Even though they had learned their notes well enough, by the third or fourth practice, the choir was still singing with self-conscious restraint. But as we memorized the words, they began to take on a life of their own, perhaps because many of them paraphrase scripture. Then something clicked. We all “got it” more or less simultaneously and the songs began to sing themselves.

We all realized that these songs were really about us. Young people opened up, sharing their stories of doubt, rebellion, conversion, and the freedom of a new life following Jesus. The singing took on an enthusiasm that spilled over into all our lives. Evening rehearsals were never long enough, so they were followed spontaneously by energetic folk dancing (in the rain) or long hikes (in the snow).

The lyrics were working in me - they held up a mirror to my lukewarm Christianity and gave voice to my longings.

The lyrics were working in me. They held up a mirror to my lukewarm Christianity and gave voice to my longings: “I want to do what You want me to. No empty words, no token prayers, no compromise” (listen). Keith even wrote songs in the first-person voice of Jesus: “My word sits there upon your desk, but you love your books and magazines the best. You used to pray… but now you can’t even keep one appointment we’ve made. I gave my blood to save your life… but you prefer the light of your TV, you love the world and you’re avoiding me!” (listen). These songs unsettled me and forced me to reflect on where I might be compromising instead of living a life of radical discipleship to Jesus.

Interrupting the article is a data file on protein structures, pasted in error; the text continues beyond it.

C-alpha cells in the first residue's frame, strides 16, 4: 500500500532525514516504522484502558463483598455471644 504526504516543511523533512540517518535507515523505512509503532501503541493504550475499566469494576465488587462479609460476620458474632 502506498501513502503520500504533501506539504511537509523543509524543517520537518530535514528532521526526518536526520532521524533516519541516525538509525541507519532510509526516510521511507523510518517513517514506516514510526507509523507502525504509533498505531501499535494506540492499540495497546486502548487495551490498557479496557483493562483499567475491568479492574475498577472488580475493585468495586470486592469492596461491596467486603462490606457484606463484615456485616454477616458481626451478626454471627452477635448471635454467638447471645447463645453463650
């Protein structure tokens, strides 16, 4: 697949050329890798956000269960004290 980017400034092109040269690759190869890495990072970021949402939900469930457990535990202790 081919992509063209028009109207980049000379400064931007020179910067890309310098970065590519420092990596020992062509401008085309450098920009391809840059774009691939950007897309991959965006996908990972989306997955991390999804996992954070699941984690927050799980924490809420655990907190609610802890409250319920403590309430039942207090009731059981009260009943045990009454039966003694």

I started reading my Bible more, The New Yorker less, and praying – a lot more. I’ve stored Keith Green’s songs on the same memory stick as my collection of Bach cantatas. The files got a bit scrambled, so one minute, in Asleep in the Light, Keith is challenging me from his piano, demanding to know why I’m not caring for my neighbor: “How can you be so dead when you’ve been so well-fed?” Next, I’m almost flattened by the burst of trumpets and timpani opening Bach’s cantata No. 110: “May our mouths be full of laughter and our tongues full of praise! For the Lord has done great things for us!”

The juxtaposition is a bit of a stretch but maybe I’m getting a little more flexible. Perhaps it’s not insignificant that Keith Green and Johann Sebastian Bach died on the same date, July 28; Keith in a tragic aircraft accident at the age of twenty-eight, and Bach at sixty-five years, to be buried in an unmarked grave. But what I like to remember is that the master they both served and who inspired their music has promised to be with us until the end of the age.


About the author


Jordanna Bazeley

Jordanna Bazeley lives at Spring Valley Community with her husband, Johann, and their four children, as well as Kizzie the...

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  • " "The purpose of all music is to glorify God, and lift the soul." Johann Bach

    j Day
  • Thanks for this! This is Ross Martinie Eiler from the Bloomington IN Catholic Worker. I do love both Bach and Keith Green and enjoyed the piece.

    Ross Martinie Eiler